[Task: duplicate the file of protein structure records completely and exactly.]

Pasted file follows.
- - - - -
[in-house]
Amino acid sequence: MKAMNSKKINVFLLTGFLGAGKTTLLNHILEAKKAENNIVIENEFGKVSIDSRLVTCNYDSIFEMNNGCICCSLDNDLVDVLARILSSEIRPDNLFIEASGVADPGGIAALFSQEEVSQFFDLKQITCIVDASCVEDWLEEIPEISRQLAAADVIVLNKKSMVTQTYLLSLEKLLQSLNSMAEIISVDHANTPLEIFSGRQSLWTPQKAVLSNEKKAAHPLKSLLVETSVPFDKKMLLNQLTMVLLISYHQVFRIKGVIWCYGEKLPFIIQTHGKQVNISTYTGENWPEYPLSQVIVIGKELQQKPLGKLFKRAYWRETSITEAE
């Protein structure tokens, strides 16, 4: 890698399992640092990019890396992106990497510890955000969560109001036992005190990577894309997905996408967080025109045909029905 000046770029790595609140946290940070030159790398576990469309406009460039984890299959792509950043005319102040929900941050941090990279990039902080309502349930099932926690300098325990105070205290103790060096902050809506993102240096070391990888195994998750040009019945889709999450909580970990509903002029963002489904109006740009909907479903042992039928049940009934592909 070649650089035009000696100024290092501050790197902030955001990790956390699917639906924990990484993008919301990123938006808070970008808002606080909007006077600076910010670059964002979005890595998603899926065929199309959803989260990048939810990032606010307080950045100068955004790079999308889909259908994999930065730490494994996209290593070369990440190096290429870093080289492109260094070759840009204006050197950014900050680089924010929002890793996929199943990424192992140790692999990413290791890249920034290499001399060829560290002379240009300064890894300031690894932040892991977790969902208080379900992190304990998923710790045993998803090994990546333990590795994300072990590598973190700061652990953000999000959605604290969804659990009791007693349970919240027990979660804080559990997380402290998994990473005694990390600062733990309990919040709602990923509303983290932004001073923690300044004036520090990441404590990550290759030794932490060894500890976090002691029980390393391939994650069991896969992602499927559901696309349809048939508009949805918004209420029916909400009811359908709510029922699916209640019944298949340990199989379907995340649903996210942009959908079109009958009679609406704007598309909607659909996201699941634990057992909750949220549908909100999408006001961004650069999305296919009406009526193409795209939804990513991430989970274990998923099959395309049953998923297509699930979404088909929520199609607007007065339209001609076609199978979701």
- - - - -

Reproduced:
[in-house]
Amino acid sequence: MKAMNSKKINVFLLTGFLGAGKTTLLNHILEAKKAENNIVIENEFGKVSIDSRLVTCNYDSIFEMNNGCICCSLDNDLVDVLARILSSEIRPDNLFIEASGVADPGGIAALFSQEEVSQFFDLKQITCIVDASCVEDWLEEIPEISRQLAAADVIVLNKKSMVTQTYLLSLEKLLQSLNSMAEIISVDHANTPLEIFSGRQSLWTPQKAVLSNEKKAAHPLKSLLVETSVPFDKKMLLNQLTMVLLISYHQVFRIKGVIWCYGEKLPFIIQTHGKQVNISTYTGENWPEYPLSQVIVIGKELQQKPLGKLFKRAYWRETSITEAE
């Protein structure tokens, strides 16, 4: 890698399992640092990019890396992106990497510890955000969560109001036992005190990577894309997905996408967080025109045909029905 000046770029790595609140946290940070030159790398576990469309406009460039984890299959792509950043005319102040929900941050941090990279990039902080309502349930099932926690300098325990105070205290103790060096902050809506993102240096070391990888195994998750040009019945889709999450909580970990509903002029963002489904109006740009909907479903042992039928049940009934592909 070649650089035009000696100024290092501050790197902030955001990790956390699917639906924990990484993008919301990123938006808070970008808002606080909007006077600076910010670059964002979005890595998603899926065929199309959803989260990048939810990032606010307080950045100068955004790079999308889909259908994999930065730490494994996209290593070369990440190096290429870093080289492109260094070759840009204006050197950014900050680089924010929002890793996929199943990424192992140790692999990413290791890249920034290499001399060829560290002379240009300064890894300031690894932040892991977790969902208080379900992190304990998923710790045993998803090994990546333990590795994300072990590598973190700061652990953000999000959605604290969804659990009791007693349970919240027990979660804080559990997380402290998994990473005694990390600062733990309990919040709602990923509303983290932004001073923690300044004036520090990441404590990550290759030794932490060894500890976090002691029980390393391939994650069991896969992602499927559901696309349809048939508009949805918004209420029916909400009811359908709510029922699916209640019944298949340990199989379907995340649903996210942009959908079109009958009679609406704007598309909607659909996201699941634990057992909750949220549908909100999408006001961004650069999305296919009406009526193409795209939804990513991430989970274990998923099959395309049953998923297509699930979404088909929520199609607007007065339209001609076609199978979701």